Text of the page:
When can we travel UK to France? Latest information
As budget airline EasyJet announces plans to restart flights between the UK and France from June 15, we look at the current official rules on UK-France travel, which have not yet changed.
EasyJet today (Thursday May 21) announced that it is aiming to restart flights between London Gatwick to Nice from June 15. This will be its only UK-France service.
It also said that it would operate domestic flights within the UK and France.
In the UK, airports operating flights will comprise London Gatwick, Bristol, Birmingham, Liverpool, Newcastle, Edinburgh, Glasgow, Inverness, Belfast, and the Isle of Man.
In France, airports operating will be Nice, Paris Charles de Gaulle, Toulouse, Bordeaux, Nantes, Lyon and Lille (as well as Geneva in Switzerland).
CEO Johan Lundgren said: “These are small and carefully planned steps.”
He explained that more routes would be confirmed in the coming weeks, “as customer demand increases and lockdown measures across Europe are relaxed”.
EasyJet said that it would use "enhanced cleaning and disinfection" on its planes, and that no food would be served on board.
Passengers will be given hand sanitiser gel and disinfectant wipes to keep spaces as clean as possible, it said.
Mr Lundgren said: "These measures will remain in place for as long as is needed to ensure customers and crew are able to fly safely, as the world continues to recover from the impact of the coronavirus pandemic.”
The company said its rules were drawn up in consultation with the European Aviation Safety Agency (EASA). This week, the EASA announced a series of new rules for airlines as they begin to fly again.
These include the wearing of face masks, washing hands often, and staying 1.5 metres apart from other people as much as possible, especially at airports, even if this may not be possible on board the planes themselves.
Travel to resume?
It is expected that flights will be able to resume by June in France and within Europe from July.
On May 18, the International Air Transport Association (IATA) recommended this timetable - although this still needs governmental approval to be rolled out.
IATA President Alexandre de Juniac said: “Normally, if the governments we are in discussion with follow our recommendations, people should be able to travel to within France from June, then within Europe in July-August, with reduced traffic and a slightly more limited number of destinations.”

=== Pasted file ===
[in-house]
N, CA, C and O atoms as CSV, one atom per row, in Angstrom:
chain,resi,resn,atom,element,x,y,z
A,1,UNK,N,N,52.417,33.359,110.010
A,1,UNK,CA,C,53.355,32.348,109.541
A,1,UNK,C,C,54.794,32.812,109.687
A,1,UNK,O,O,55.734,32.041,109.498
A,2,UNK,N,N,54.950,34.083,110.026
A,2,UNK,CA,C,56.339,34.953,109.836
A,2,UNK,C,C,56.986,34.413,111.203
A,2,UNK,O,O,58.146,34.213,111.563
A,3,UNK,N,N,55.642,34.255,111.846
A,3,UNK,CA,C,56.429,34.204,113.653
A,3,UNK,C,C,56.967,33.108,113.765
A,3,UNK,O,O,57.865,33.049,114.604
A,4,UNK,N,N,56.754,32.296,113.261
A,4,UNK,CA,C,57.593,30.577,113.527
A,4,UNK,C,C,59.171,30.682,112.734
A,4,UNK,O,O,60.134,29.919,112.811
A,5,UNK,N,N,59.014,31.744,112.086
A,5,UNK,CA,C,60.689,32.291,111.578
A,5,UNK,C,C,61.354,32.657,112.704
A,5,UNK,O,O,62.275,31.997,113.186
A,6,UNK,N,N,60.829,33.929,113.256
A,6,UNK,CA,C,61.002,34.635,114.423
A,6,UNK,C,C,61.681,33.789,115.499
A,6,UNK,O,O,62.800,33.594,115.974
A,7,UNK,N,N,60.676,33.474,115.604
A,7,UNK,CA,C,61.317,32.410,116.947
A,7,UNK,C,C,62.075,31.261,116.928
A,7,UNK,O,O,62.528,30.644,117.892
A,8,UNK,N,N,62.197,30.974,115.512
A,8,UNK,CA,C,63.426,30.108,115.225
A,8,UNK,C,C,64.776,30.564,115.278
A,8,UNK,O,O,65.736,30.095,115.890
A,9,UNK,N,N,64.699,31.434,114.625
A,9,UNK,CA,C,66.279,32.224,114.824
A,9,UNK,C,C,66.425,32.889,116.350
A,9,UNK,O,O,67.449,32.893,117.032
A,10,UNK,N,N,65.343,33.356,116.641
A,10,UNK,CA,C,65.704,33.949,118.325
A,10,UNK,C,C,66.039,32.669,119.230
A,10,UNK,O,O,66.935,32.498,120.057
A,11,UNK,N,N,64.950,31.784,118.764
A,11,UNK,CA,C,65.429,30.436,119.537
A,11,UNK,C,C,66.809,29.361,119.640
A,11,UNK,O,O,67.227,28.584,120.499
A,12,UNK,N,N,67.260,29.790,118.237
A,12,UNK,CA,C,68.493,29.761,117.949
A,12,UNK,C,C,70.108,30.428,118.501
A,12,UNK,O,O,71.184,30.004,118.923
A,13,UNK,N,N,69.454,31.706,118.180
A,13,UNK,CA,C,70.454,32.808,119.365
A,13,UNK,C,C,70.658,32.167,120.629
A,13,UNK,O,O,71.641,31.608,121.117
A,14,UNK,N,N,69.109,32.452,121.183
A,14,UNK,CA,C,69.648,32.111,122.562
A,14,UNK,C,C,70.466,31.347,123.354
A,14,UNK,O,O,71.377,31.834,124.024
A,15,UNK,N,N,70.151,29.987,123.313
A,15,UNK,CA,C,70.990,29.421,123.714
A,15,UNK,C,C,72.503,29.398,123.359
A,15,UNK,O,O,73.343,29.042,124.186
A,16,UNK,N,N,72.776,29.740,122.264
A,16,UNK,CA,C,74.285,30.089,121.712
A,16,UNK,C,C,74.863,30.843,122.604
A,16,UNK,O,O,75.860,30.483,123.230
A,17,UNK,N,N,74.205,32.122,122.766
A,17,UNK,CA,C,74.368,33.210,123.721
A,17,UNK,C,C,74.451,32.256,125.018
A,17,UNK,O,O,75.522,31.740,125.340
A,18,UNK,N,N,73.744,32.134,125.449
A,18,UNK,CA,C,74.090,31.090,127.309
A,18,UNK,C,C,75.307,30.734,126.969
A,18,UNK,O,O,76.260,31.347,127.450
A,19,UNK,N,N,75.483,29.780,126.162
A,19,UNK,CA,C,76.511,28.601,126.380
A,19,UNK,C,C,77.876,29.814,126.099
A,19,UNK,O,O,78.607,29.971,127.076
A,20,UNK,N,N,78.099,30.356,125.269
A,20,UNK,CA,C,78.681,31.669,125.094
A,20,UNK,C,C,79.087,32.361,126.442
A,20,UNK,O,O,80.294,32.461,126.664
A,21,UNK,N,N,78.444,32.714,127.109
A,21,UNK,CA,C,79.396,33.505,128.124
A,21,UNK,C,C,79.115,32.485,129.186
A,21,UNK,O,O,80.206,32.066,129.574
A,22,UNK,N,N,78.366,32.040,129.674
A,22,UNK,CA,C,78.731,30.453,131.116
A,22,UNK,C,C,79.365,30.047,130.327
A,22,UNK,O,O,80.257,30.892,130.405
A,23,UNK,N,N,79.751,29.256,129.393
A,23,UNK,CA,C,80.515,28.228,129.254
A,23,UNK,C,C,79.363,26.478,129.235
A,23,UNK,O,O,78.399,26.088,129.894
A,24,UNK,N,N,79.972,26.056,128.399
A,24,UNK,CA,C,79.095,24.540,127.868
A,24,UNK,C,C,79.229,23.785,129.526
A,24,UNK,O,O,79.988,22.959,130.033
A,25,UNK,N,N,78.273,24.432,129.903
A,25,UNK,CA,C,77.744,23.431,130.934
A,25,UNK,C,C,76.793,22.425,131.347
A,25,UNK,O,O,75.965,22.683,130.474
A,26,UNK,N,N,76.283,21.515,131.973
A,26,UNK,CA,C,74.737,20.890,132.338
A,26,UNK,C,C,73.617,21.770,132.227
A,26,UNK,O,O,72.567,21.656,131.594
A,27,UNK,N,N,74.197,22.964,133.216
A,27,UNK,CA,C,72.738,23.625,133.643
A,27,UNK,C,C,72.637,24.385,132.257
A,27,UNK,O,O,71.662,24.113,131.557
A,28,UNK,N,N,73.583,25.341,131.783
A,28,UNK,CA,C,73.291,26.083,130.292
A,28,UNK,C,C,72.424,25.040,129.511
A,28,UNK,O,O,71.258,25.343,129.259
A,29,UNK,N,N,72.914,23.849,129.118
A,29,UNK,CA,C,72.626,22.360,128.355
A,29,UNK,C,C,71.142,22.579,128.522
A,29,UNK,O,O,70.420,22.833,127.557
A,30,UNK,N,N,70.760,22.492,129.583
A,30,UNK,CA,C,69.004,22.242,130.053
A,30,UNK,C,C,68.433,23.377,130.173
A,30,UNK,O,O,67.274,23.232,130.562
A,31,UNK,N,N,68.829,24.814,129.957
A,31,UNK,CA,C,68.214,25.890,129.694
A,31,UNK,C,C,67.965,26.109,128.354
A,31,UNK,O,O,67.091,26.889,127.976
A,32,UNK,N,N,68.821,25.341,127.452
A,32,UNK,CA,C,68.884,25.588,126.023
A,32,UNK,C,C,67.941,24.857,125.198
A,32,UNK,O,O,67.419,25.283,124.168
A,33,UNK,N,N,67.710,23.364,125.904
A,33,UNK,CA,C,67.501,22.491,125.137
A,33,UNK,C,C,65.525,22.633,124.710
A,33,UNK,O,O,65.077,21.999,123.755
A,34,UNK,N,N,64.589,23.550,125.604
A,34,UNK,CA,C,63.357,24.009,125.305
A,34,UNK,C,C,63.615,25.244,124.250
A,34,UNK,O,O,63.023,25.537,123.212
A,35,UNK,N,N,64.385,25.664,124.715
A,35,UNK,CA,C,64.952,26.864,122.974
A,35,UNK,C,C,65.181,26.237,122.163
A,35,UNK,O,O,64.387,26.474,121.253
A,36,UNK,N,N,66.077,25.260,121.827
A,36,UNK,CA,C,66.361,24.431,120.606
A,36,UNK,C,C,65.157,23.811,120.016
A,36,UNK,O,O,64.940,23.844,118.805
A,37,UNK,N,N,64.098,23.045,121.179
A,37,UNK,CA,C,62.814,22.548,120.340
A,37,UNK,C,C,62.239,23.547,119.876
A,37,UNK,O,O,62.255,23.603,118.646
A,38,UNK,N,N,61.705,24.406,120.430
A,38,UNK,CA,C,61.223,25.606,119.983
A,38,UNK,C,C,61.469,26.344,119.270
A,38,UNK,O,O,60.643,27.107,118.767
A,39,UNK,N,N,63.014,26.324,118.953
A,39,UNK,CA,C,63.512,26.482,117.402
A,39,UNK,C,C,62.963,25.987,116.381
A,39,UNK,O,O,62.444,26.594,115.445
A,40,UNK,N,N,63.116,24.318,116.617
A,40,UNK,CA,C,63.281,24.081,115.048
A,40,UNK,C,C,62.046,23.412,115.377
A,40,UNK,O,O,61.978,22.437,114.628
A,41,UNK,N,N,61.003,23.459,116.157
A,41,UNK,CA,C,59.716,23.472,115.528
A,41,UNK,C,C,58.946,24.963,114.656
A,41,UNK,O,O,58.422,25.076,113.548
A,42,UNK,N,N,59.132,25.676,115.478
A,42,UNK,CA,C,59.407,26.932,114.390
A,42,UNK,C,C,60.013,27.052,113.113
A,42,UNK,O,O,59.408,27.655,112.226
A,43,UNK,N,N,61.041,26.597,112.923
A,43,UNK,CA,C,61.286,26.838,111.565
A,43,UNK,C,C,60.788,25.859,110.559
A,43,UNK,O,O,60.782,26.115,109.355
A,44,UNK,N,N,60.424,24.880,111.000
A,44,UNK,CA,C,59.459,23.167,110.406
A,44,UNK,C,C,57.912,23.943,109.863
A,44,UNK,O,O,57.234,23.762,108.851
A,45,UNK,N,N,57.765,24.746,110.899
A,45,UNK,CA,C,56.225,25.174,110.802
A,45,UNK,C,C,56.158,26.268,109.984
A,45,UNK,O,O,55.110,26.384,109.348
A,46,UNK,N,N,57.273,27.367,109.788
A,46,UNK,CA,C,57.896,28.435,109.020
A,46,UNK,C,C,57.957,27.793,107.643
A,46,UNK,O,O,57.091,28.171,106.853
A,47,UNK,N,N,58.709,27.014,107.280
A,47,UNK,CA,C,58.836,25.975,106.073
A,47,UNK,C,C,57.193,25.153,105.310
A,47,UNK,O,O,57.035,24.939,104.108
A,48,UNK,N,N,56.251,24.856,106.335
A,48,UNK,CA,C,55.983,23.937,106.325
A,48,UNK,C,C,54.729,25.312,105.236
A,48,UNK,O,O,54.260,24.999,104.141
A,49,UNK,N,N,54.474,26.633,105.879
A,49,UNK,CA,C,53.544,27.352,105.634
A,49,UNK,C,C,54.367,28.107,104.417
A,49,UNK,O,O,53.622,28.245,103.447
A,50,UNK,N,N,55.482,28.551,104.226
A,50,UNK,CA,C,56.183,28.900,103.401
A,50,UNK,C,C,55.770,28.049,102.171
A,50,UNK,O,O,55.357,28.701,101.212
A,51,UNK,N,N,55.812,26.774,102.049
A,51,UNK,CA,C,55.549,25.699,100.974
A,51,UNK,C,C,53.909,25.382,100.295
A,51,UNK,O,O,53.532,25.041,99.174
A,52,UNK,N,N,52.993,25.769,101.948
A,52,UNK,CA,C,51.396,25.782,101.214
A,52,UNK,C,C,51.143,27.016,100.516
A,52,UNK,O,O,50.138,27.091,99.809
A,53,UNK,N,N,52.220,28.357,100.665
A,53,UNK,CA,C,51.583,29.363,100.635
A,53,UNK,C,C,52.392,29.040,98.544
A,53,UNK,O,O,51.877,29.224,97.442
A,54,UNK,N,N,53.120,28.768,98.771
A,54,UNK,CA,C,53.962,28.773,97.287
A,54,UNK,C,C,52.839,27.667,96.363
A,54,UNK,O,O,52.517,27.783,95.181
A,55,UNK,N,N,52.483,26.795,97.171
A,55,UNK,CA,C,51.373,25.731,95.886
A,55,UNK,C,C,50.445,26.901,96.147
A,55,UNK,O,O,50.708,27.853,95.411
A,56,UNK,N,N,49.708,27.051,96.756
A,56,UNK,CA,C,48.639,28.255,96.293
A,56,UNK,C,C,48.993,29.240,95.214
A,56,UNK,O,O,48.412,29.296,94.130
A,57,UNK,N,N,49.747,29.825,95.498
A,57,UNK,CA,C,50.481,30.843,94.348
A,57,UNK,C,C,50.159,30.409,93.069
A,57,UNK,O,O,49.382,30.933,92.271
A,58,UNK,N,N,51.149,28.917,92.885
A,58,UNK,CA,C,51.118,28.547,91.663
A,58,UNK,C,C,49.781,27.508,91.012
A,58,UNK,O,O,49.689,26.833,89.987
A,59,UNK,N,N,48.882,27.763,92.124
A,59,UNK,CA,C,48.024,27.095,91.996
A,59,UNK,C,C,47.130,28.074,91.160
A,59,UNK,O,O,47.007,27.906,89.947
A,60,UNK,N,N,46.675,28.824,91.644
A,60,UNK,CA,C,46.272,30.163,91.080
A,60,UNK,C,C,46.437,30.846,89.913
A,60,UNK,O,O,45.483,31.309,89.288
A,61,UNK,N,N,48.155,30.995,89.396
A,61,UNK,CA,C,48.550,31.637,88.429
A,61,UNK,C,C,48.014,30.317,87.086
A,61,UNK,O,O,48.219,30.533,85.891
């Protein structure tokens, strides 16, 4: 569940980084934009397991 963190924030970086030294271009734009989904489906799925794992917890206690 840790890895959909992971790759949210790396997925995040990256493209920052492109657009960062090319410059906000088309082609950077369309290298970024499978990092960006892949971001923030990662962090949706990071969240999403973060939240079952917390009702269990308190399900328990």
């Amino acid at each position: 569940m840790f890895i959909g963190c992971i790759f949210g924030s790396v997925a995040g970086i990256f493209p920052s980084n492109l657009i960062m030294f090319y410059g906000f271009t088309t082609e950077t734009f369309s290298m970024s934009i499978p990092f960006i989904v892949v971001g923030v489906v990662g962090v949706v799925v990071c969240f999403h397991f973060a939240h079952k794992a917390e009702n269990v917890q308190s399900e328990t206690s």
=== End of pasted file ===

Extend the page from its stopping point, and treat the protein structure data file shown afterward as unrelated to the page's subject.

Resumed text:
However, the IATA recommended the passengers be subject to a health screening process at airports before flying, including temperature checks, and even being required to present a health declaration at the terminal.
Passengers may also be asked to travel with only one piece of cabin luggage, to avoid congestion during boarding.
No official advice change…yet
But, despite these announcements from EasyJet and IATA, official advice for travellers between the UK and France has not yet changed.
France is still only allowing people into the country from other EU countries / the UK for specific reasons related to professional work, or to return to your main residence (and not a second home).
At the time of writing, the Consulate General of France in London (UK) website says: “Travel to France is permitted only when strictly necessary.”
It also explains: “People entering French territory from the European Union, the Schengen Area and the United Kingdom” will not be required to quarantine, “with practical details soon to be specified”.
Anyone travelling to France from abroad is still required to show an official declaration for international travel, in paper or digital format.
EU nationals travelling to France: Who are allowed?
- Those who have their main residence in France, and their spouses and children;
- Those in transit through France to their residence, and their spouses and children;
- Healthcare professionals for the purposes of fighting Covid-19;
- Transporters of goods, including sailors;
- Crews and personnel operating passenger and cargo flights, or travelling as passengers to reach their departure base;
- Personnel of diplomatic and consular missions, as well as international organisations headquartered or having an office in France, holding a special residence permit or a visa D “carte promae”;
- Cross-border workers at internal land borders;
- French citizens, their spouses and children.
Anyone coming into France currently may be required to show documents proving their main residence in France; their status as a health professional, cross-border worker, or goods transporter.
It is expected that the current rules are likely to change before June 15, with advice updated regularly as the situation shifts.
So far, the Consulate General of France in London (UK) has said: “The Consulate endeavours to update this information regularly; however, train and ferry services and flights are subject to change and cancellation at any time, especially if you don’t have a booking.
“In these circumstances, we ask you to contact transport operators as soon as possible to make a booking and check your travel before setting off.”
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